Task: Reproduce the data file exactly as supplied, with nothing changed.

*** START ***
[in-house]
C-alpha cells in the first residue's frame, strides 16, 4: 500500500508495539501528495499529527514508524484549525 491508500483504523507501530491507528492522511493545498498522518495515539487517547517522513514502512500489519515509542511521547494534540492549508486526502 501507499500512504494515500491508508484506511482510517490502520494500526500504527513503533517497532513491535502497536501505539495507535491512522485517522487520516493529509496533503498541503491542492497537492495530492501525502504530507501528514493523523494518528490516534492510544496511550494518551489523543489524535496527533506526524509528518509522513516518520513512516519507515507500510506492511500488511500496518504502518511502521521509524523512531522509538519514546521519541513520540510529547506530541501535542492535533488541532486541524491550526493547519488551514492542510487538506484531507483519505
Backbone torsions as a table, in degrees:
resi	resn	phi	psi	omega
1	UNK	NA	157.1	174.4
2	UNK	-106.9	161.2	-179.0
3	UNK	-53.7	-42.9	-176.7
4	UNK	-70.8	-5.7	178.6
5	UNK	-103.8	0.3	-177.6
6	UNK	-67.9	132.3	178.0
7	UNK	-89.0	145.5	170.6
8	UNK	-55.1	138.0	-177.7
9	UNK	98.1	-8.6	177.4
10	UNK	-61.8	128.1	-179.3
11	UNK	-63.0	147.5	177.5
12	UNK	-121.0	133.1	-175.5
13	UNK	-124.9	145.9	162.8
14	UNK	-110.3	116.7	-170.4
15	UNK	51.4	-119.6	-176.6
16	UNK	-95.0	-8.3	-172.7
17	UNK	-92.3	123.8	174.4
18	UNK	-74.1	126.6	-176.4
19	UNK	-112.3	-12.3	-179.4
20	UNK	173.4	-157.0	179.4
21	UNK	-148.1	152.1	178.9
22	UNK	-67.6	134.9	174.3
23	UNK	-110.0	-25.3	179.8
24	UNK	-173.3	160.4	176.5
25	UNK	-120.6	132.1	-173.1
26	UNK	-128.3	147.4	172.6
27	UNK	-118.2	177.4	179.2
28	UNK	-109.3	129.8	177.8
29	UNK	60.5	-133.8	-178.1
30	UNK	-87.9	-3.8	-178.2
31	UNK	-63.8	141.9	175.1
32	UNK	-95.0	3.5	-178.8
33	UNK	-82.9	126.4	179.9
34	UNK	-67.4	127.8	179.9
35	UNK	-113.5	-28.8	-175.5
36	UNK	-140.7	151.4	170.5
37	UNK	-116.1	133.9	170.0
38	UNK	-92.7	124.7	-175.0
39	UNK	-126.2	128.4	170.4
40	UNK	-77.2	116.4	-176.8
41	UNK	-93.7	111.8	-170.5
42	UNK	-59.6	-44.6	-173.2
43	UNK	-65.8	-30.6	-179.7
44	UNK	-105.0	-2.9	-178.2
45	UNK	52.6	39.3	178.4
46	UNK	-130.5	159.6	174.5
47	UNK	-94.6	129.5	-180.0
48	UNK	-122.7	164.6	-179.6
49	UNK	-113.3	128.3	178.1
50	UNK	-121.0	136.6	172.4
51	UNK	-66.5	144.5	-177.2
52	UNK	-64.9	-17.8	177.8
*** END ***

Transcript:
[in-house]
C-alpha cells in the first residue's frame, strides 16, 4: 500500500508495539501528495499529527514508524484549525 491508500483504523507501530491507528492522511493545498498522518495515539487517547517522513514502512500489519515509542511521547494534540492549508486526502 501507499500512504494515500491508508484506511482510517490502520494500526500504527513503533517497532513491535502497536501505539495507535491512522485517522487520516493529509496533503498541503491542492497537492495530492501525502504530507501528514493523523494518528490516534492510544496511550494518551489523543489524535496527533506526524509528518509522513516518520513512516519507515507500510506492511500488511500496518504502518511502521521509524523512531522509538519514546521519541513520540510529547506530541501535542492535533488541532486541524491550526493547519488551514492542510487538506484531507483519505
Backbone torsions as a table, in degrees:
resi	resn	phi	psi	omega
1	UNK	NA	157.1	174.4
2	UNK	-106.9	161.2	-179.0
3	UNK	-53.7	-42.9	-176.7
4	UNK	-70.8	-5.7	178.6
5	UNK	-103.8	0.3	-177.6
6	UNK	-67.9	132.3	178.0
7	UNK	-89.0	145.5	170.6
8	UNK	-55.1	138.0	-177.7
9	UNK	98.1	-8.6	177.4
10	UNK	-61.8	128.1	-179.3
11	UNK	-63.0	147.5	177.5
12	UNK	-121.0	133.1	-175.5
13	UNK	-124.9	145.9	162.8
14	UNK	-110.3	116.7	-170.4
15	UNK	51.4	-119.6	-176.6
16	UNK	-95.0	-8.3	-172.7
17	UNK	-92.3	123.8	174.4
18	UNK	-74.1	126.6	-176.4
19	UNK	-112.3	-12.3	-179.4
20	UNK	173.4	-157.0	179.4
21	UNK	-148.1	152.1	178.9
22	UNK	-67.6	134.9	174.3
23	UNK	-110.0	-25.3	179.8
24	UNK	-173.3	160.4	176.5
25	UNK	-120.6	132.1	-173.1
26	UNK	-128.3	147.4	172.6
27	UNK	-118.2	177.4	179.2
28	UNK	-109.3	129.8	177.8
29	UNK	60.5	-133.8	-178.1
30	UNK	-87.9	-3.8	-178.2
31	UNK	-63.8	141.9	175.1
32	UNK	-95.0	3.5	-178.8
33	UNK	-82.9	126.4	179.9
34	UNK	-67.4	127.8	179.9
35	UNK	-113.5	-28.8	-175.5
36	UNK	-140.7	151.4	170.5
37	UNK	-116.1	133.9	170.0
38	UNK	-92.7	124.7	-175.0
39	UNK	-126.2	128.4	170.4
40	UNK	-77.2	116.4	-176.8
41	UNK	-93.7	111.8	-170.5
42	UNK	-59.6	-44.6	-173.2
43	UNK	-65.8	-30.6	-179.7
44	UNK	-105.0	-2.9	-178.2
45	UNK	52.6	39.3	178.4
46	UNK	-130.5	159.6	174.5
47	UNK	-94.6	129.5	-180.0
48	UNK	-122.7	164.6	-179.6
49	UNK	-113.3	128.3	178.1
50	UNK	-121.0	136.6	172.4
51	UNK	-66.5	144.5	-177.2
52	UNK	-64.9	-17.8	177.8